Russia prioritizes full manning of airborne, special forces, naval infantry and peacekeeping units© RIA Novosti. Andrei Alexandrov
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MOSCOW, December 10 (RIA Novosti) – Russia’s military will have 500,000 soldiers serving on professional contracts within a decade, Defense Minister Sergei Shoigu said Tuesday.
Half of the armed forces will be made up of professional service personnel by 2022 under plans to shift away from conscripts and more than double the number of contract soldiers from the present 220,000.
But Shoigu also acknowledged at an expanded meeting of the Defense Ministry Board that Russia’s armed forces are currently short of nearly one in five troops.
“At present, the Russian military has 82 percent of the required manpower,” Shoigu said.
“We have prioritized full manning of airborne, special forces, naval infantry and peacekeeping units, including those involved in ensuring security during the Winter Olympics in Sochi.”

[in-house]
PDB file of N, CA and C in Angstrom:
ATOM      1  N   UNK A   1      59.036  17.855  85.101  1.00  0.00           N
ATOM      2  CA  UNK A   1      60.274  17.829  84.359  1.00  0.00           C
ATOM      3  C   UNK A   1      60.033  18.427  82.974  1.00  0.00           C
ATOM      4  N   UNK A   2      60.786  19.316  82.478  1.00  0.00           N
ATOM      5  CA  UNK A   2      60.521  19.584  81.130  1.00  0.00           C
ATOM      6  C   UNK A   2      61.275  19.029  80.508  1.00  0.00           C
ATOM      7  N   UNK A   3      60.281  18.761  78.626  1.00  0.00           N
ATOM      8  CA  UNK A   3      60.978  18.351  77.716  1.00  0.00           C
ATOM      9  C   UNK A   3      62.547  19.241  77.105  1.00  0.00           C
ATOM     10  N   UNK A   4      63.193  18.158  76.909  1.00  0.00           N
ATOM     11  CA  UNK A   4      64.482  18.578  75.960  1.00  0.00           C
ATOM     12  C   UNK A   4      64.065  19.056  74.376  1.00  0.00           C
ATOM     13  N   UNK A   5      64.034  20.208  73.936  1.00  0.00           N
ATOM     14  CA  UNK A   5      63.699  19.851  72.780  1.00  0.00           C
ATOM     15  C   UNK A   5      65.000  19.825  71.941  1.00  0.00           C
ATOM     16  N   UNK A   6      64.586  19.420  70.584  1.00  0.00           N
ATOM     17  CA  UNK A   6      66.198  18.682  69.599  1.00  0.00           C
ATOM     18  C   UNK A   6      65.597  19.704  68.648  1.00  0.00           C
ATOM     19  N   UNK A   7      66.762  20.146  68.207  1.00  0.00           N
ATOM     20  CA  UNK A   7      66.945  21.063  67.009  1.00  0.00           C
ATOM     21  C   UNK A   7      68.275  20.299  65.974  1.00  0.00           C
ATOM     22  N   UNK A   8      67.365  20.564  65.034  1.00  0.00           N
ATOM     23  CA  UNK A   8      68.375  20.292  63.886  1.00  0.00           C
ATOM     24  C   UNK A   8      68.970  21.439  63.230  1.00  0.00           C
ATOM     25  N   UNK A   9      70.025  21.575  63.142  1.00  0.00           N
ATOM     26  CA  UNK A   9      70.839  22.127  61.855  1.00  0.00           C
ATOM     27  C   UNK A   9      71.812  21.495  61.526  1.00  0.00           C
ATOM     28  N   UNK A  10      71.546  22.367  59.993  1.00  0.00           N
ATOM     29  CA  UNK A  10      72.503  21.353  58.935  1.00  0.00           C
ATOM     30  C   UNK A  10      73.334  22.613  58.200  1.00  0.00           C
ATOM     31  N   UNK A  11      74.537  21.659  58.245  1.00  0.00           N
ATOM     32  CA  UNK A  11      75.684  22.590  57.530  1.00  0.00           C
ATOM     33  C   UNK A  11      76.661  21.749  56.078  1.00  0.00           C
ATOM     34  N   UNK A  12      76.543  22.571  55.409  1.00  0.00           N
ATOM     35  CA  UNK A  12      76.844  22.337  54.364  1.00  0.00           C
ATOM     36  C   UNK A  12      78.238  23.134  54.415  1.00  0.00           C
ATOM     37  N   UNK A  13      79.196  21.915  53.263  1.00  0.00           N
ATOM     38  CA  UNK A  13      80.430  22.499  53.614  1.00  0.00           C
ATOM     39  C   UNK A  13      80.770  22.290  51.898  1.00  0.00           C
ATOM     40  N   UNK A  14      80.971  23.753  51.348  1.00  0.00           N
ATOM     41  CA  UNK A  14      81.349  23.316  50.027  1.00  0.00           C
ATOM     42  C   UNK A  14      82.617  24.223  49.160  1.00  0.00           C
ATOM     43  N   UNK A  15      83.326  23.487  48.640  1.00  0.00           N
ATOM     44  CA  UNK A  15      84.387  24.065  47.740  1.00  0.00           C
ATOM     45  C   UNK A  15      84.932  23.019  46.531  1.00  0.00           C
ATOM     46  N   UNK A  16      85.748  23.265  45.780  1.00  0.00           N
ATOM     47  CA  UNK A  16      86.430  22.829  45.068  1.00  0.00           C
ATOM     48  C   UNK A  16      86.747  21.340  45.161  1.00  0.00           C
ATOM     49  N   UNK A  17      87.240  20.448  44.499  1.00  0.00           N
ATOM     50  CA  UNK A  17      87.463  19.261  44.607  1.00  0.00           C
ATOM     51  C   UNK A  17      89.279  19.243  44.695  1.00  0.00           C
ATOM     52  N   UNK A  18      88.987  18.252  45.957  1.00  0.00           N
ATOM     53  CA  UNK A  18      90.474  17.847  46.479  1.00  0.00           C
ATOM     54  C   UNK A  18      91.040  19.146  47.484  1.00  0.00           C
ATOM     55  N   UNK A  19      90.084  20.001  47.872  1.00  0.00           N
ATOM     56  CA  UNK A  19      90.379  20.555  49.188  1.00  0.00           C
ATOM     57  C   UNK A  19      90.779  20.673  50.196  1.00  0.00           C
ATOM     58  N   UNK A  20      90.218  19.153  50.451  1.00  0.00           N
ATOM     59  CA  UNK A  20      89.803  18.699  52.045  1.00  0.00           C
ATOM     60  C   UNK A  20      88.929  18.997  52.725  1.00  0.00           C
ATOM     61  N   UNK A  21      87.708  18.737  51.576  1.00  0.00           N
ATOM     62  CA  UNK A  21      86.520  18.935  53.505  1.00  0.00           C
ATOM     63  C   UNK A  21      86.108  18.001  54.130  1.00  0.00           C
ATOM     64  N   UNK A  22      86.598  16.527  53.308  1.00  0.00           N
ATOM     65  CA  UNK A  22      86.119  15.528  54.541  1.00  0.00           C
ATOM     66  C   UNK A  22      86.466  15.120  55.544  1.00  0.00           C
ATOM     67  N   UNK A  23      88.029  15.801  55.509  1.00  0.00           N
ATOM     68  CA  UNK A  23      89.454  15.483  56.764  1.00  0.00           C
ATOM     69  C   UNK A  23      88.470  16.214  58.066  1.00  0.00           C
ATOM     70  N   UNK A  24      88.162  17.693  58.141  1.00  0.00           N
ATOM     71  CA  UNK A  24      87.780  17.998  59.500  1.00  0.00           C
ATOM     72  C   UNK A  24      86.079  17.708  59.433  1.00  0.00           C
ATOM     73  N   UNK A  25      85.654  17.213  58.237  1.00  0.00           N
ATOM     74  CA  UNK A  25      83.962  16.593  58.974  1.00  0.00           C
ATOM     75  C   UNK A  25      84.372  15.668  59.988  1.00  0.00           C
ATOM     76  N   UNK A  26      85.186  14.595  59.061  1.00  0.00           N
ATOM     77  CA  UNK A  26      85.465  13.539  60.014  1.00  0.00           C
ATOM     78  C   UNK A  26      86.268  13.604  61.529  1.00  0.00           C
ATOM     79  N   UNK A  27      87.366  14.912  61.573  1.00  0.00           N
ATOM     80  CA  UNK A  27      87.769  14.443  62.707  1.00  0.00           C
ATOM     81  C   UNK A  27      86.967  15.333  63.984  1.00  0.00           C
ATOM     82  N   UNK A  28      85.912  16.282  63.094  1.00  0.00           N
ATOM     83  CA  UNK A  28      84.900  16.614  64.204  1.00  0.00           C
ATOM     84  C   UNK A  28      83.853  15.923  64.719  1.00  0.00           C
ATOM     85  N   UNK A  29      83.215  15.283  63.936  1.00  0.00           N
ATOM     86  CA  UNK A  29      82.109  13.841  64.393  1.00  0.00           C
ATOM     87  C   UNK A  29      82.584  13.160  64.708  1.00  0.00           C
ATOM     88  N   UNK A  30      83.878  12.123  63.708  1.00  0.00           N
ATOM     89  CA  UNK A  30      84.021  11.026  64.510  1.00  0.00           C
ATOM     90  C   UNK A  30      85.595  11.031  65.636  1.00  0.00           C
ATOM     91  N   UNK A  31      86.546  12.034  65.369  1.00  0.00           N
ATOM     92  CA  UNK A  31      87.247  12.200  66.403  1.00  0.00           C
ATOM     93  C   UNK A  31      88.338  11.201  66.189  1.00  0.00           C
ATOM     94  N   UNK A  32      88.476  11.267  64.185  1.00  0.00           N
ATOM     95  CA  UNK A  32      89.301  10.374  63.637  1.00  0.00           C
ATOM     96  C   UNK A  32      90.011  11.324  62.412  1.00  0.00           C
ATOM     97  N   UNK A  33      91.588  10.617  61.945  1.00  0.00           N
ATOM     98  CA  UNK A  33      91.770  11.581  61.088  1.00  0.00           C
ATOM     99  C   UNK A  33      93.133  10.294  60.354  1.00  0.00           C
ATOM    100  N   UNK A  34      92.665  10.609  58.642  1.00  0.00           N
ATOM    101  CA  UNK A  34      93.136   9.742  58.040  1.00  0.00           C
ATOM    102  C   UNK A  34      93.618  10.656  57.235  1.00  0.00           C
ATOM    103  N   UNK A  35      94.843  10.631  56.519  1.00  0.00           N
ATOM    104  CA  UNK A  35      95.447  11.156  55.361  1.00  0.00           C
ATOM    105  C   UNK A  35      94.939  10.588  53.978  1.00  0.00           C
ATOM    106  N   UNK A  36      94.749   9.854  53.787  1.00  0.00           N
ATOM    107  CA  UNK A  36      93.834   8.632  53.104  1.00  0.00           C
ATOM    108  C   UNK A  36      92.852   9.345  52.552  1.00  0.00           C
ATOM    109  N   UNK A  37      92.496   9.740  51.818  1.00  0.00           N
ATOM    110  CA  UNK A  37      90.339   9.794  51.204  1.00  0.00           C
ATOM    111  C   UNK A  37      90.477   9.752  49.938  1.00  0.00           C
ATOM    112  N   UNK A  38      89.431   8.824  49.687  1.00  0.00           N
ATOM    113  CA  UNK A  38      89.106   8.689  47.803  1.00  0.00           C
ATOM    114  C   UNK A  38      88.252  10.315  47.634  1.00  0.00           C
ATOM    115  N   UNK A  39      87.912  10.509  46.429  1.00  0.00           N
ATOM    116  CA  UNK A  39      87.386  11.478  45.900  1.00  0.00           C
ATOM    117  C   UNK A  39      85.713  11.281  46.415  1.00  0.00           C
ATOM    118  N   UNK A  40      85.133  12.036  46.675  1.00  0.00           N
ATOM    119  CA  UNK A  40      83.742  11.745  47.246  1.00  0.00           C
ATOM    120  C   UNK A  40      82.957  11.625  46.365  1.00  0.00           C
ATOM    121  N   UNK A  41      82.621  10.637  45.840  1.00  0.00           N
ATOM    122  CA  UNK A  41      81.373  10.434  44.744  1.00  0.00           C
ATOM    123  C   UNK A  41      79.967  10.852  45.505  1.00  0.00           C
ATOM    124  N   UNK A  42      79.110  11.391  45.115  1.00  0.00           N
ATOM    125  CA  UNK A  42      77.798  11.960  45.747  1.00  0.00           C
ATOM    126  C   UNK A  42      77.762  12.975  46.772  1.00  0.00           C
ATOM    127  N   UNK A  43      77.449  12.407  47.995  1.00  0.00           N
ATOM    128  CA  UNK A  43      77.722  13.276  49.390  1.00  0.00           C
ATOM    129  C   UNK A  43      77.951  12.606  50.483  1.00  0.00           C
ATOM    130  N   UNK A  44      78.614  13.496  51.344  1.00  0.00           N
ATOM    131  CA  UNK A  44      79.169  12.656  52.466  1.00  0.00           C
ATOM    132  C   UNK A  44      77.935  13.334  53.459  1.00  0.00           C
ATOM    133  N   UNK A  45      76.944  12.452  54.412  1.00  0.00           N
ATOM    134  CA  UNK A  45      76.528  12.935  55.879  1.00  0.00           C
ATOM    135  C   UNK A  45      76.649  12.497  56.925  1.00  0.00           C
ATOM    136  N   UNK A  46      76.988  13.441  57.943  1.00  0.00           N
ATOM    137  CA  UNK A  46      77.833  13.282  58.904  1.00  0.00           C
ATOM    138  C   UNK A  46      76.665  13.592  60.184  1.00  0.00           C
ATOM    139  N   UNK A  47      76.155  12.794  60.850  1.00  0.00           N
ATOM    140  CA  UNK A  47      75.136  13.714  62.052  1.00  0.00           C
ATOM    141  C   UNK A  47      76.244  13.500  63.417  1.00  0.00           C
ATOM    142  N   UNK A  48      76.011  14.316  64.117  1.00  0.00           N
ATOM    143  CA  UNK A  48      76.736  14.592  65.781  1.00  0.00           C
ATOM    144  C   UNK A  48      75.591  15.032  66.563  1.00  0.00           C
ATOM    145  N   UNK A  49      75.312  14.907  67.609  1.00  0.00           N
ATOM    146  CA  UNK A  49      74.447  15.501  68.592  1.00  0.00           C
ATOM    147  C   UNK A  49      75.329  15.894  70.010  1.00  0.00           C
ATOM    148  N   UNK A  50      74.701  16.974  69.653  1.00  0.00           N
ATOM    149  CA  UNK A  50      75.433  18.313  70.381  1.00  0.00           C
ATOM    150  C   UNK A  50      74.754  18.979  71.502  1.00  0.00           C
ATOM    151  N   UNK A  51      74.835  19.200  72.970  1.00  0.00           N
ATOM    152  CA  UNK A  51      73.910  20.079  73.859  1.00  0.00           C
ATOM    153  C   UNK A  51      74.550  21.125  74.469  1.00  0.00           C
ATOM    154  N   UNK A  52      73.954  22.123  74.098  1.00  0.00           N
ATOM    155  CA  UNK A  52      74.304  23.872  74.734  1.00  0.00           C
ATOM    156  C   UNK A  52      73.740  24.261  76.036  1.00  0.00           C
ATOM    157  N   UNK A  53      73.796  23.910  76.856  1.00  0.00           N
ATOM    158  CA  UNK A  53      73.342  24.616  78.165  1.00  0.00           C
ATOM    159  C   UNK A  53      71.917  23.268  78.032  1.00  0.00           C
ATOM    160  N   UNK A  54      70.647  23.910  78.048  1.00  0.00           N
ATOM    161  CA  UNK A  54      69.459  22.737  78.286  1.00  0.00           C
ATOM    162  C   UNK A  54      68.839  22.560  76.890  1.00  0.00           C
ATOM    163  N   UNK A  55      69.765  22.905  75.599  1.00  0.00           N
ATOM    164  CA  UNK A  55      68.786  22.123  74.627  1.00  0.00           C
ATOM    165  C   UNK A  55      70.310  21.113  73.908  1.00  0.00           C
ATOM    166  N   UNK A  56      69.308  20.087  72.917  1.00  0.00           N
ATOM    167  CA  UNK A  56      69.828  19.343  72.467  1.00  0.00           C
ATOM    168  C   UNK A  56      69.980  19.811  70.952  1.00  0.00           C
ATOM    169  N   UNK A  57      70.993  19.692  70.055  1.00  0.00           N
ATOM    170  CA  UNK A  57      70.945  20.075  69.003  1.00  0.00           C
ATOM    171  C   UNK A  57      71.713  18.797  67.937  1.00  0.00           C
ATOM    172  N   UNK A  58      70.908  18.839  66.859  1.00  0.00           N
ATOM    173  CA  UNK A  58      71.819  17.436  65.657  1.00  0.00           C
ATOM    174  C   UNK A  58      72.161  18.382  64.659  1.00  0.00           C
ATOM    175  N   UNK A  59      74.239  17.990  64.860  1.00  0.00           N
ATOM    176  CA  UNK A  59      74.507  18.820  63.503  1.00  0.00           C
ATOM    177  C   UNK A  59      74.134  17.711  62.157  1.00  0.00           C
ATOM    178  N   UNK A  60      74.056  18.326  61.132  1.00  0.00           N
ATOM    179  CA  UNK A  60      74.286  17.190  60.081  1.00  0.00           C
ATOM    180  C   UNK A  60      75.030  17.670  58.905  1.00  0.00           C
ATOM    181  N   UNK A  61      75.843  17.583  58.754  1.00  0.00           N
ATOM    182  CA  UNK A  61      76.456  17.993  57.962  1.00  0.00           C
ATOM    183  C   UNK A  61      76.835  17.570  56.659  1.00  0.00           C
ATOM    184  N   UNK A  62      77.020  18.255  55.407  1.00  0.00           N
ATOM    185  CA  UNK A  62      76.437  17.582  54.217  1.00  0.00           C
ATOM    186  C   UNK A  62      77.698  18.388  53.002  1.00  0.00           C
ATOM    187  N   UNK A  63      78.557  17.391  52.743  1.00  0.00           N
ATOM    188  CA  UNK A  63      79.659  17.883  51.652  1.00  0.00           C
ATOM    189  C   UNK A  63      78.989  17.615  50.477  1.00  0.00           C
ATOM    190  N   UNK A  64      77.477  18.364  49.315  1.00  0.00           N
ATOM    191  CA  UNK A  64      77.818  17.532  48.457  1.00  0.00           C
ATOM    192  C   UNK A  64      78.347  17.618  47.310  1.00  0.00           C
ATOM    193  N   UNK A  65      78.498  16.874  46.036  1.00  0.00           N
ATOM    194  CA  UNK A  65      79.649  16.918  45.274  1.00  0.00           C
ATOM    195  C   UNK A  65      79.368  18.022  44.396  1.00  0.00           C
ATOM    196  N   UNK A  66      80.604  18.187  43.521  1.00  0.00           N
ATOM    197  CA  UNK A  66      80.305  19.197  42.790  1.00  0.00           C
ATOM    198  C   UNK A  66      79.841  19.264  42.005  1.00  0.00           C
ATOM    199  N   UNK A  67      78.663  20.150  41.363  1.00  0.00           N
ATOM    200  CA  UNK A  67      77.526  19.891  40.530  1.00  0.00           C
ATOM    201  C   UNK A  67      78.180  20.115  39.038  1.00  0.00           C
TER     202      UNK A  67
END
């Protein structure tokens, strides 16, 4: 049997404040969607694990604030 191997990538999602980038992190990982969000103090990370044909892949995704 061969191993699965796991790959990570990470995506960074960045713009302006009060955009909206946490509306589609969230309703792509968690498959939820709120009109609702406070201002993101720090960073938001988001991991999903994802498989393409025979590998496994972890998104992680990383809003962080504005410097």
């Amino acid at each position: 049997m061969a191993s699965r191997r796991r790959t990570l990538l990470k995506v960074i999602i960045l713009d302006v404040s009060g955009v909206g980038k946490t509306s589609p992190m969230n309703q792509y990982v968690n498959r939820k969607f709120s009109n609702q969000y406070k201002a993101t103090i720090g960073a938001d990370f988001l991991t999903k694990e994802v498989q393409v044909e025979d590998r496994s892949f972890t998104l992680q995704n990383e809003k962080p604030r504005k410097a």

Russia is undertaking major reform of the military that includes plans to spend $650 billion by 2020 on new equipment and a transition from a conscript army to a largely professional force.
But it has struggled with a shortage of recruits as a result of draft dodging and a shrinking pool of eligible conscripts. Draft evasion and demographic decline have forced the Defense Ministry to halve the number of conscripts in five consecutive recruitment periods since autumn 2011.
The military needs to enrol about 300,000 men during each draft to keep the number of personnel at the required level of 1 million. All Russian men between the ages of 18 and 27 are obliged by law to perform one year of military service.
Shoigu said the Defense Ministry would continue the practice of large-scale snap-alert drills in 2014 to check the combat readiness of the armed forces.
The Russian military has held six surprise inspections of combat readiness and most of the 750 planned army-level exercises since the beginning of this year.
Shoigu said the exercises helped create a realistic picture of the current state of the Russian armed forces and adjust arms procurement plans for various branches of the military.
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Ukraine has never been a nuclear weapons-state and never had control over the nuclear weapons that were located on its territory following the collapse of the Soviet Union. It doesn’t have the research, technical or industrial capacity to develop and produce nuclear weapons in the short term.